The polar bear encounters were something you would wait a lifetime to have. There is no doubt that up close their habits are fascinating, and we were so grateful for the sensitive method of approaching these beautiful creatures when advisable and giving them a wide berth (for their sakes) when not. We also appreciated the contact with the Chukchi people and their hospitality and entertainment. Then there were the snowy owls, snow geese, the myriad of shearwaters feeding in a sea full of whales, not to mention the walrus, seals and the tundra itself.
- Paul and Jacquie, travelled to Wrangel Island 2015
Day 0: Nome For those departing Nome, Alaska your adventure begins with a flight across the Bering Sea and International Date Line, to the remote port of Anadyr. Day 1: Anadyr All expedition members will arrive in Anadyr; depending on your time of arrival you may have the opportunity to explore Anadyr, the administrative centre of the Chukotka region, before getting to know your fellow voyagers and crew on board the Spirit of Enderby. Day 2: Anadyrskiy Bay We will depart Anadyr Harbour early morning and you are invited to join the captain, officers and the expedition staff on the bridge. The Anadyr estuary is renowned for its Beluga Whales. Day 3: Yttygran, Nuneangan and Arakamchechen Islands Yttygran Island is home to the monumental ancient aboriginal site known as Whale Bone Alley. Whalebones stretch along the beach for nearly half a kilometre. Grey Whales are frequently seen around the island, we will also cruise by Nuneangan and Arakamchechen Islands where seabirds nest and walrus can be found. Day 4: Cape Dezhnev / Uelen Village Sea conditions permitting, we will land at Cape Dezhnev early this morning. The north-eastern most point of the Eurasian continent, it is sometimes possible to see the coast of America from this remote and lonely outpost. A few nautical miles to the west of Cape Dezhnev we visit Uelen Village the most north-eastern village in Russia. The population is predominantly Chukchi and the village is one of the largest centres for traditional Chukchi and Inuit art in the world. We’ll be entertained by villagers and visit the bone-carving workshop during our visit. Day 5: Kolyuchin Island This small island was once an important Russian Polar Research Station and one of a number dotted across the Arctic. Near the derelict buildings are some of the most spectacular bird cliffs in the Arctic where puffins, guillemots and gulls can be observed and photographed up close. On our Zodiac cruise we will be on the lookout for potential Polar Bears and walrus. Days 6 to 10: Wrangel and Herald Islands Ice and weather conditions permitting, we will spend the next few days on Wrangel Island and we will also include a visit to nearby Herald Island. There are many landings that we can make to search out wildlife, wild flowers and Arctic landscapes. Polar Bears will be high on our list of animals to see and with a little patience we should be rewarded with a number of encounters. Musk Oxen and reindeer were introduced to the island in 1975 and 1948 though reindeer numbers are low. We also have a chance to visit Dragi Harbour where the survivors of the Karluk which was crushed by ice in 1914 scrambled ashore and lived until they were rescued. Wrangel Island is a Russian Federal Nature Reserve of international significance and importance particularly as it is a major Polar Bear denning area. Also each summer thousands of birds migrate here to breed, including Snow Geese, Snowy Owls, skuas, Arctic Terns, Ross’s, Sabine and Ivory Gulls. The human history of Wrangel Island is fascinating on its own. Highlights include a 3,400 year old Palo Eskimo camp in Krassin Bay, controversy over discovery and ownership of the island, the amazing story of the survivors of the Karluk, the heroine of the island Ada Blackjack, the Soviet occupation and militarisation of the island and recently the establishment of this world class Nature Reserve. A host of similarly enthralling stories hail from several optional landings along the Northern Coasts of Chukotka. Our expert expedition team will take you on guided walks, Zodiac cruises and provide lectures to help you better understand and appreciate this unique high Arctic landscape. Day 11: North Siberian Coast Bounded by narrow sand ridges with numerous lagoons and inlets, this area offers plenty of places to land and explore a coastline that very few humans have seen and survived to tell the tale. Looking for walrus we will come across Chukchi villages whose residents scratch out a living in an unforgiving climate, hunting seals and whales just as their ancestors did. Day 12: Kolyuchin Inlet So huge that it is visible from satellite photos, this inlet contains vast numbers of waterfowl and migratory waders. We concentrate our visit on the spit near the mouth of the inlet. It is a wild, desolate landscape that is strangely beautiful. We search the dunes and tidal areas for birdlife including Emperor Geese and Spoon-billed Sandpipers. Grey Whales frequent the area and are sometimes spotted feeding only metres offshore. Day 13: Bering Strait and Chukotka Coast Early morning we will pass the Diomede Islands, sometimes called Tomorrow Island and Yesterday Isle because they straddle the International Date Line. Here Russia and America are separated by only 2.3 nautical miles of ocean. We will remain in Russian territory as we cruise south past the islands. Later this afternoon we make an expedition landing on the Chukotka coast, our last chance to enjoy the wildlife and tundra landscape. Day 14: At Sea Relax as we sail across Anadyrskiy Bay towards Anadyr. Day 15: Anadyr After breakfast it will be time to say our farewells. There will be a complimentary transfer to the airport or to a central downtown hotel. Please Note: This itinerary subject weather conditions and decisions of the Captain and expedition leader and not all landings are guaranteed. Our itineraries are flexible and will change voyage to voyage, allowing the best chance to make the most of surprising wildlife displays and unexpected opportunities.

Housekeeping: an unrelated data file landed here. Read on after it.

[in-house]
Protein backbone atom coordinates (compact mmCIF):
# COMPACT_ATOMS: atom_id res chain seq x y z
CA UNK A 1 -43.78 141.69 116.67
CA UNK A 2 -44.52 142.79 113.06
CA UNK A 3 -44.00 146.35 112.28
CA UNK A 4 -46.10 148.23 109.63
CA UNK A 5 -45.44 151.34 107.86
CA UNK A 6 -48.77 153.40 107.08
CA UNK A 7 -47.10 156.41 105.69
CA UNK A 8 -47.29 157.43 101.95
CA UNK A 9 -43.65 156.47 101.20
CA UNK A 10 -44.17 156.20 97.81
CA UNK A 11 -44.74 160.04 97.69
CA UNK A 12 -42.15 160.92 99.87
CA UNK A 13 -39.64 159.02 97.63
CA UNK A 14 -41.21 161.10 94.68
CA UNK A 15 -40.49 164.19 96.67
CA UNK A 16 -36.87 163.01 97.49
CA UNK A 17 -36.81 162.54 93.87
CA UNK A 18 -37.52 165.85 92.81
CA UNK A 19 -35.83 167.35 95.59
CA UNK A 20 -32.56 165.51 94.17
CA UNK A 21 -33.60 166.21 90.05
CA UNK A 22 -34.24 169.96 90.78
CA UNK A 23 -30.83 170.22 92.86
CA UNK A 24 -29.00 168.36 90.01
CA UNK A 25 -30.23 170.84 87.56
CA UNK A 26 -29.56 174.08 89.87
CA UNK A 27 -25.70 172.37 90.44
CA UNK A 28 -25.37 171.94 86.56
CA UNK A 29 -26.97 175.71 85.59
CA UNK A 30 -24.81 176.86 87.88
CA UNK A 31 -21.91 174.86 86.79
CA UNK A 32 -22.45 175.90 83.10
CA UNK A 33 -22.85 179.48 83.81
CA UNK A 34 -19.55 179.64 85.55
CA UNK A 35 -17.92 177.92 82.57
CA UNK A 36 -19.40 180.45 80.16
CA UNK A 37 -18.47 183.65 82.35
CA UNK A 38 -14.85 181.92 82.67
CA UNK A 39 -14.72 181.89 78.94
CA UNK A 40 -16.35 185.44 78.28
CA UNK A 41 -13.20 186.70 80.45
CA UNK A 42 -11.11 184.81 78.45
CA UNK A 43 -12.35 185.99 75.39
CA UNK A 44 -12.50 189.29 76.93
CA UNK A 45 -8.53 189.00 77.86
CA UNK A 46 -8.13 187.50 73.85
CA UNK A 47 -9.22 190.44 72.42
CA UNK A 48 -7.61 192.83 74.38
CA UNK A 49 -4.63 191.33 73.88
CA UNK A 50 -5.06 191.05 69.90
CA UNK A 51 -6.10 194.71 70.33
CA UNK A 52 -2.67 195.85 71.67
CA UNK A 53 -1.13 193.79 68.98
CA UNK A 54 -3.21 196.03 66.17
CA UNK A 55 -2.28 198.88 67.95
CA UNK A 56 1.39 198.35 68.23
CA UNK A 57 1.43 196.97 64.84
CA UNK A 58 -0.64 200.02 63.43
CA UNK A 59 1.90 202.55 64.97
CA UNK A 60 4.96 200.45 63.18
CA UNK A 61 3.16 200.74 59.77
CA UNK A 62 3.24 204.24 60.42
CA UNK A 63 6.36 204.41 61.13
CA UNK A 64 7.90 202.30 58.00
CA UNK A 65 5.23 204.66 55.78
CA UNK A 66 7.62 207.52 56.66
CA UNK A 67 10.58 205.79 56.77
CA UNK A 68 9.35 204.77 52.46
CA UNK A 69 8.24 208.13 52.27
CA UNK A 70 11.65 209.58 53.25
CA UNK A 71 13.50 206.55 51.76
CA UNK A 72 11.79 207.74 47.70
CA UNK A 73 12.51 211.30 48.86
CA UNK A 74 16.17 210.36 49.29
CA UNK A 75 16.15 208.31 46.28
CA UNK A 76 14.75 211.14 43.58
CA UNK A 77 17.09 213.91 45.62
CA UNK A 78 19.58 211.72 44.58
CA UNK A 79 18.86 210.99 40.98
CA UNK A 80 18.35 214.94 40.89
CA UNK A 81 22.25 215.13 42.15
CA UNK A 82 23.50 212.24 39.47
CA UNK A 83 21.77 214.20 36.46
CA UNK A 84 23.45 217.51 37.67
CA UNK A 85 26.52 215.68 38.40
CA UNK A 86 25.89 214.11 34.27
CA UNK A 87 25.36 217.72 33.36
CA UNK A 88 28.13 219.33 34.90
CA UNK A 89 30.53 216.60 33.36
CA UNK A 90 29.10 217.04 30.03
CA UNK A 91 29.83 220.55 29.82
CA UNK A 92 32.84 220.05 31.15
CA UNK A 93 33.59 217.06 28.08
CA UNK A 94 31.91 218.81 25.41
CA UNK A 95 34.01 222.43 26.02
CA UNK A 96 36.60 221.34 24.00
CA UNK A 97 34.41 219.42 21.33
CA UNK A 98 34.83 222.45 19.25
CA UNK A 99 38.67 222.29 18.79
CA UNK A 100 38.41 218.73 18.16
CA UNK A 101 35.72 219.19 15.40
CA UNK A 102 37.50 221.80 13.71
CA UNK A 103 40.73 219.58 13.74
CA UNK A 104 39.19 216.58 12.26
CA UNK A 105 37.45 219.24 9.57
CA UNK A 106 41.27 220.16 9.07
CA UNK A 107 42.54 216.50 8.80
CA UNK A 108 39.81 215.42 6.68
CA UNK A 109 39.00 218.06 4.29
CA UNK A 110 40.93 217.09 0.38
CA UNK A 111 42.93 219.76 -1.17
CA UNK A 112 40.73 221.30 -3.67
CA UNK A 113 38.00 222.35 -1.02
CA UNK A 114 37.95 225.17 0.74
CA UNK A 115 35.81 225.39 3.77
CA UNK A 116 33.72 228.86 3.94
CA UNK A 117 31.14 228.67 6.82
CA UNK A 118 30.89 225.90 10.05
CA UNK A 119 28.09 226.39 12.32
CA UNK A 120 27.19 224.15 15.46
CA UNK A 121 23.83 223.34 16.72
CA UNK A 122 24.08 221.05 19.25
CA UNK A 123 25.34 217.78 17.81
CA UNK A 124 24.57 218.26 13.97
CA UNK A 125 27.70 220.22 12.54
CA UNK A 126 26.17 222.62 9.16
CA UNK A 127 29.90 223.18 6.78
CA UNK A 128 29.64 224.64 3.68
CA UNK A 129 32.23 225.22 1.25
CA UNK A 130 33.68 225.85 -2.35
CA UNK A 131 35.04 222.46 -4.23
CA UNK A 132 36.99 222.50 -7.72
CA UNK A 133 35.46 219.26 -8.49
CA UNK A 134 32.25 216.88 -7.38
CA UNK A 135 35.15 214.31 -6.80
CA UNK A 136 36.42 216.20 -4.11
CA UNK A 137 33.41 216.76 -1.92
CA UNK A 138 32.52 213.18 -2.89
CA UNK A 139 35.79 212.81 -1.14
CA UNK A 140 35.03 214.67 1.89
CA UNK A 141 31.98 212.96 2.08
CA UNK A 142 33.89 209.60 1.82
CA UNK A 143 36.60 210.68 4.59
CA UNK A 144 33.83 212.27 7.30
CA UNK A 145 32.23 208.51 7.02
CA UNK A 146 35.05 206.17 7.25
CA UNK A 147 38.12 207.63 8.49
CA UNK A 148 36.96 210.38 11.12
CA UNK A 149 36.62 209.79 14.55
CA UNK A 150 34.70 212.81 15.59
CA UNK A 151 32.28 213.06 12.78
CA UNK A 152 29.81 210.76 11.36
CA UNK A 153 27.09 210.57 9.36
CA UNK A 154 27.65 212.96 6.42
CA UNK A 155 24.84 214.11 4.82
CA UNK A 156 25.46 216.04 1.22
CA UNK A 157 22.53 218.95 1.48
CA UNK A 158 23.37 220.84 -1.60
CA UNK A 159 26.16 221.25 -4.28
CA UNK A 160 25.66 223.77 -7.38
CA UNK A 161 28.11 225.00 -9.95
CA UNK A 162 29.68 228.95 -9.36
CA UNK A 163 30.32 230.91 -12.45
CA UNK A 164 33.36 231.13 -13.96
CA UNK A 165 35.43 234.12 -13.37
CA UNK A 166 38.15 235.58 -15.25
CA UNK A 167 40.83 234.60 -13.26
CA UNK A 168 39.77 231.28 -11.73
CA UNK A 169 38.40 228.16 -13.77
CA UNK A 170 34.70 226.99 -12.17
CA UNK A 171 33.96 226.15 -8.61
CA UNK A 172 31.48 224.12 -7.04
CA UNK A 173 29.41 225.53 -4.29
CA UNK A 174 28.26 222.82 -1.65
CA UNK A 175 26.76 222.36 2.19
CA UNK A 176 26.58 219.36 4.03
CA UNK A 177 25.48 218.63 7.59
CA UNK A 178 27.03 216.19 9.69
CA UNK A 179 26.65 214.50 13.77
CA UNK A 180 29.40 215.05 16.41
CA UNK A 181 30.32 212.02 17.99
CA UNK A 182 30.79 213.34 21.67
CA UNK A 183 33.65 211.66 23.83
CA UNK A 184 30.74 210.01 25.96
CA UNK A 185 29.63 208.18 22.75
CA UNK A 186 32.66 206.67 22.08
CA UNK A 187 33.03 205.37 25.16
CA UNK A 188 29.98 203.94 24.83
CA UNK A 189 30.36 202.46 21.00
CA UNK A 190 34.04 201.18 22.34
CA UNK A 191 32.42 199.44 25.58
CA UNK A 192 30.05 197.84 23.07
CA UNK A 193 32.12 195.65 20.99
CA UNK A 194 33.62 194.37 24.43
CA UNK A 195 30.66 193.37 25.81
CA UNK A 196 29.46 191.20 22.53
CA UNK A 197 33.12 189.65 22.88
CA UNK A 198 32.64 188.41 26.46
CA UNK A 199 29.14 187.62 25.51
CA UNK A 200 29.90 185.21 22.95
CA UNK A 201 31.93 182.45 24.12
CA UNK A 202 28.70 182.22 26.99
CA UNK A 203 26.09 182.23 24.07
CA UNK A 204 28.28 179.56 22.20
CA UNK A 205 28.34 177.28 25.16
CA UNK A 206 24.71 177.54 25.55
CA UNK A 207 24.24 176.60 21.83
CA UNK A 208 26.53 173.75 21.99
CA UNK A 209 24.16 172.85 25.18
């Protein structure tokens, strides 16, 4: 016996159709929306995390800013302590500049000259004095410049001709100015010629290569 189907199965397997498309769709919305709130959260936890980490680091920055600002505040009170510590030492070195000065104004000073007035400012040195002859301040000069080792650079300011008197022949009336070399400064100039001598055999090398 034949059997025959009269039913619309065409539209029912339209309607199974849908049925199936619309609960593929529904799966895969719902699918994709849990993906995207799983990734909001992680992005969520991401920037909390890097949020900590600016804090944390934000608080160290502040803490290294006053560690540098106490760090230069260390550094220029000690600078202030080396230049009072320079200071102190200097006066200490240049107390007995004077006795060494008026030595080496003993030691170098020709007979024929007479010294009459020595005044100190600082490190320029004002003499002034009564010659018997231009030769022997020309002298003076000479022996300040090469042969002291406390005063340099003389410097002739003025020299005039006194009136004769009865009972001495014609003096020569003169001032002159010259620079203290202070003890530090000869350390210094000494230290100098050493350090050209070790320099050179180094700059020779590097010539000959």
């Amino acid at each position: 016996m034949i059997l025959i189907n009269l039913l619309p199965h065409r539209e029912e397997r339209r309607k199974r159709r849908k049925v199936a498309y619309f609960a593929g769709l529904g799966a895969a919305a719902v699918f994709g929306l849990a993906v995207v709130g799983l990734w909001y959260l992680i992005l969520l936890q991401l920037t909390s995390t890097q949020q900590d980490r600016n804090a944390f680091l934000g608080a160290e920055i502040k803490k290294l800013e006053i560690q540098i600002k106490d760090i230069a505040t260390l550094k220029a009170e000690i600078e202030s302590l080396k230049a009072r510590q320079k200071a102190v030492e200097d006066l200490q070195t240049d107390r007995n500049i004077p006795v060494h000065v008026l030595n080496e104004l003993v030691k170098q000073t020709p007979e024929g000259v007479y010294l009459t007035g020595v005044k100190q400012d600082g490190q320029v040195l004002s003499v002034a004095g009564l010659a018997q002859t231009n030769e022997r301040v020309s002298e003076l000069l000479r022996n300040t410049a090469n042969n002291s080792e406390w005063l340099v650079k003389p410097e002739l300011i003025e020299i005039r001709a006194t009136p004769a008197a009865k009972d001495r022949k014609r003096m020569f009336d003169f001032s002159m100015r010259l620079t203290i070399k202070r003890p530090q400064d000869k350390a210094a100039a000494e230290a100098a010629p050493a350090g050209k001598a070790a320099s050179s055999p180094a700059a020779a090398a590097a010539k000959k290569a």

The Spirit of Enderby is a fully ice-strengthened expedition vessel, built in 1984 for polar and oceanographic research and is perfect for Expedition cruising. She carries just 50 passengers and was refurbished in March 2012 to provide comfortable accommodation in twin share cabins, approximately half of which have private facilities. All cabins have outside windows or portholes and ample storage space. On board there is a combined bar/library lounge area and a dedicated lecture room. The cuisine is excellent and is prepared by top New Zealand and Australian chefs. The real focus and emphasis of every expedition is getting you ashore as often as possible for as long as possible with maximum safety and comfort. Expeditions are accompanied by some of the most experienced naturalists and guides, who have devoted a lifetime to field research in the areas that we visit. The ship is crewed by a very enthusiastic and most experienced Russian Captain and crew.